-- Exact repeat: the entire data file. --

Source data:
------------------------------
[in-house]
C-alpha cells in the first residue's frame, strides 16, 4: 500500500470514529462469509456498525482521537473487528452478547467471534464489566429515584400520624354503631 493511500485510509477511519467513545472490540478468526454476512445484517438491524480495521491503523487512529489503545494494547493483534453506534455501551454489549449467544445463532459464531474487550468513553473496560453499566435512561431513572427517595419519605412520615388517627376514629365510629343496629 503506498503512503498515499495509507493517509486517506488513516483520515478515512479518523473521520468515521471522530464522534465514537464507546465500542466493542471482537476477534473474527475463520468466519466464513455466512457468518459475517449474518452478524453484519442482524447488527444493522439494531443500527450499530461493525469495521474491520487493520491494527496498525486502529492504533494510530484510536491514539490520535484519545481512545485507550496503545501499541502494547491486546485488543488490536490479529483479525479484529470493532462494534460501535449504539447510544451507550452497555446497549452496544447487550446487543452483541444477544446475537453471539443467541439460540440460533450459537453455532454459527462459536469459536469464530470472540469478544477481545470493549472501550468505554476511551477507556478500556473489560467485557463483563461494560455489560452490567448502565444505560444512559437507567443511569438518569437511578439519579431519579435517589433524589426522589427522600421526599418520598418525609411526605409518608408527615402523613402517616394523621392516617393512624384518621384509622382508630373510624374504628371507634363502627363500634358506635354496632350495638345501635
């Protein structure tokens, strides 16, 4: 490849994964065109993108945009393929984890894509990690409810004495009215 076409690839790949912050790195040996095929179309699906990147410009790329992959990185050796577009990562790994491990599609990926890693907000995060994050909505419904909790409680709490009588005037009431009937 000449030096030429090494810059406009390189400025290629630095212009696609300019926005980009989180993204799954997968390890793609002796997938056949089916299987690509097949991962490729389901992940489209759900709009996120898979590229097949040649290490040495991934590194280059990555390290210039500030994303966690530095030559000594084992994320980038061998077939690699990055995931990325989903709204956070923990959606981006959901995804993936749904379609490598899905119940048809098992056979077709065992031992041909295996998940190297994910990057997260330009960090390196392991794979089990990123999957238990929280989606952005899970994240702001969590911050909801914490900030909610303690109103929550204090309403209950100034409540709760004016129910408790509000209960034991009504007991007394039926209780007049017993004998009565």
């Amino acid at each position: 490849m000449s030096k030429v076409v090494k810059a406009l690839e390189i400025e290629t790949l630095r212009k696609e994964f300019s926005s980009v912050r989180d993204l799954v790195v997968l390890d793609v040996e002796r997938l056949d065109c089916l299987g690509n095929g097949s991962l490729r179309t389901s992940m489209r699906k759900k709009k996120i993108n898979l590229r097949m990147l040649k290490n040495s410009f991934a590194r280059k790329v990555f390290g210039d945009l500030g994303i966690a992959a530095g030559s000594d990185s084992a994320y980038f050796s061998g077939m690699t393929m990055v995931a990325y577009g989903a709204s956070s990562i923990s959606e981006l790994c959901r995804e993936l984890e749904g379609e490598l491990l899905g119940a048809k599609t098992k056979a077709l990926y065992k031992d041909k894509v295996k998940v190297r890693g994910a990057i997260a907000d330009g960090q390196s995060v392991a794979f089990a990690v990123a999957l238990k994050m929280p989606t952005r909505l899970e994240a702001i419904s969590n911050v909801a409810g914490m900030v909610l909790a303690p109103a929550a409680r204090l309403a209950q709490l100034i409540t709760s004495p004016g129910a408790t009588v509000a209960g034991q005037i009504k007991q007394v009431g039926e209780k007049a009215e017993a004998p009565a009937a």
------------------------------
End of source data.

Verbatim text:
[in-house]
C-alpha cells in the first residue's frame, strides 16, 4: 500500500470514529462469509456498525482521537473487528452478547467471534464489566429515584400520624354503631 493511500485510509477511519467513545472490540478468526454476512445484517438491524480495521491503523487512529489503545494494547493483534453506534455501551454489549449467544445463532459464531474487550468513553473496560453499566435512561431513572427517595419519605412520615388517627376514629365510629343496629 503506498503512503498515499495509507493517509486517506488513516483520515478515512479518523473521520468515521471522530464522534465514537464507546465500542466493542471482537476477534473474527475463520468466519466464513455466512457468518459475517449474518452478524453484519442482524447488527444493522439494531443500527450499530461493525469495521474491520487493520491494527496498525486502529492504533494510530484510536491514539490520535484519545481512545485507550496503545501499541502494547491486546485488543488490536490479529483479525479484529470493532462494534460501535449504539447510544451507550452497555446497549452496544447487550446487543452483541444477544446475537453471539443467541439460540440460533450459537453455532454459527462459536469459536469464530470472540469478544477481545470493549472501550468505554476511551477507556478500556473489560467485557463483563461494560455489560452490567448502565444505560444512559437507567443511569438518569437511578439519579431519579435517589433524589426522589427522600421526599418520598418525609411526605409518608408527615402523613402517616394523621392516617393512624384518621384509622382508630373510624374504628371507634363502627363500634358506635354496632350495638345501635
């Protein structure tokens, strides 16, 4: 490849994964065109993108945009393929984890894509990690409810004495009215 076409690839790949912050790195040996095929179309699906990147410009790329992959990185050796577009990562790994491990599609990926890693907000995060994050909505419904909790409680709490009588005037009431009937 000449030096030429090494810059406009390189400025290629630095212009696609300019926005980009989180993204799954997968390890793609002796997938056949089916299987690509097949991962490729389901992940489209759900709009996120898979590229097949040649290490040495991934590194280059990555390290210039500030994303966690530095030559000594084992994320980038061998077939690699990055995931990325989903709204956070923990959606981006959901995804993936749904379609490598899905119940048809098992056979077709065992031992041909295996998940190297994910990057997260330009960090390196392991794979089990990123999957238990929280989606952005899970994240702001969590911050909801914490900030909610303690109103929550204090309403209950100034409540709760004016129910408790509000209960034991009504007991007394039926209780007049017993004998009565």
């Amino acid at each position: 490849m000449s030096k030429v076409v090494k810059a406009l690839e390189i400025e290629t790949l630095r212009k696609e994964f300019s926005s980009v912050r989180d993204l799954v790195v997968l390890d793609v040996e002796r997938l056949d065109c089916l299987g690509n095929g097949s991962l490729r179309t389901s992940m489209r699906k759900k709009k996120i993108n898979l590229r097949m990147l040649k290490n040495s410009f991934a590194r280059k790329v990555f390290g210039d945009l500030g994303i966690a992959a530095g030559s000594d990185s084992a994320y980038f050796s061998g077939m690699t393929m990055v995931a990325y577009g989903a709204s956070s990562i923990s959606e981006l790994c959901r995804e993936l984890e749904g379609e490598l491990l899905g119940a048809k599609t098992k056979a077709l990926y065992k031992d041909k894509v295996k998940v190297r890693g994910a990057i997260a907000d330009g960090q390196s995060v392991a794979f089990a990690v990123a999957l238990k994050m929280p989606t952005r909505l899970e994240a702001i419904s969590n911050v909801a409810g914490m900030v909610l909790a303690p109103a929550a409680r204090l309403a209950q709490l100034i409540t709760s004495p004016g129910a408790t009588v509000a209960g034991q005037i009504k007991q007394v009431g039926e209780k007049a009215e017993a004998p009565a009937a």